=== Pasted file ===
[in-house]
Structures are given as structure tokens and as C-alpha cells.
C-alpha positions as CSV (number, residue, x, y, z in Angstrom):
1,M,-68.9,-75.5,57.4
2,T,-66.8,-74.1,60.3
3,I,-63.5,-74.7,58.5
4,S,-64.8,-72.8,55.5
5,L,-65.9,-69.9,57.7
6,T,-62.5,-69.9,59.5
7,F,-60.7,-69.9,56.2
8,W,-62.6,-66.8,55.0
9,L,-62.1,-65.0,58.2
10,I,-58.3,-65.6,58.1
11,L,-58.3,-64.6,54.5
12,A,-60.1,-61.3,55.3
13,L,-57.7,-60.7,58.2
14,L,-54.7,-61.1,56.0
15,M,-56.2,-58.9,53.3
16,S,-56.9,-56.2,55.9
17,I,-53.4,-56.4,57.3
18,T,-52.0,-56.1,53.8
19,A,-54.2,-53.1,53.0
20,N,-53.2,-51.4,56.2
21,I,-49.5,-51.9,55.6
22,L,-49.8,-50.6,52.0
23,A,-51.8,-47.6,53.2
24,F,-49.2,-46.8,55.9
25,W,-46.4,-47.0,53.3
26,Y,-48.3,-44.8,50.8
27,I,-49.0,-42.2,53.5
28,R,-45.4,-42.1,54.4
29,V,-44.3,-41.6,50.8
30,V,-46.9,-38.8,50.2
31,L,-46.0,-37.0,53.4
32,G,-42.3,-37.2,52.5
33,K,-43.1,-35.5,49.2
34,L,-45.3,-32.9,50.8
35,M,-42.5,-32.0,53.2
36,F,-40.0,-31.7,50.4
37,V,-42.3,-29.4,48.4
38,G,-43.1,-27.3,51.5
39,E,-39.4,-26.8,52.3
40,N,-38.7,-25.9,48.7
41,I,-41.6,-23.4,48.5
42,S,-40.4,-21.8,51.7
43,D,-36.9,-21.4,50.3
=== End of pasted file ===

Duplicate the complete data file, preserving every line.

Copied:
[in-house]
Structures are given as structure tokens and as C-alpha cells.
C-alpha positions as CSV (number, residue, x, y, z in Angstrom):
1,M,-68.9,-75.5,57.4
2,T,-66.8,-74.1,60.3
3,I,-63.5,-74.7,58.5
4,S,-64.8,-72.8,55.5
5,L,-65.9,-69.9,57.7
6,T,-62.5,-69.9,59.5
7,F,-60.7,-69.9,56.2
8,W,-62.6,-66.8,55.0
9,L,-62.1,-65.0,58.2
10,I,-58.3,-65.6,58.1
11,L,-58.3,-64.6,54.5
12,A,-60.1,-61.3,55.3
13,L,-57.7,-60.7,58.2
14,L,-54.7,-61.1,56.0
15,M,-56.2,-58.9,53.3
16,S,-56.9,-56.2,55.9
17,I,-53.4,-56.4,57.3
18,T,-52.0,-56.1,53.8
19,A,-54.2,-53.1,53.0
20,N,-53.2,-51.4,56.2
21,I,-49.5,-51.9,55.6
22,L,-49.8,-50.6,52.0
23,A,-51.8,-47.6,53.2
24,F,-49.2,-46.8,55.9
25,W,-46.4,-47.0,53.3
26,Y,-48.3,-44.8,50.8
27,I,-49.0,-42.2,53.5
28,R,-45.4,-42.1,54.4
29,V,-44.3,-41.6,50.8
30,V,-46.9,-38.8,50.2
31,L,-46.0,-37.0,53.4
32,G,-42.3,-37.2,52.5
33,K,-43.1,-35.5,49.2
34,L,-45.3,-32.9,50.8
35,M,-42.5,-32.0,53.2
36,F,-40.0,-31.7,50.4
37,V,-42.3,-29.4,48.4
38,G,-43.1,-27.3,51.5
39,E,-39.4,-26.8,52.3
40,N,-38.7,-25.9,48.7
41,I,-41.6,-23.4,48.5
42,S,-40.4,-21.8,51.7
43,D,-36.9,-21.4,50.3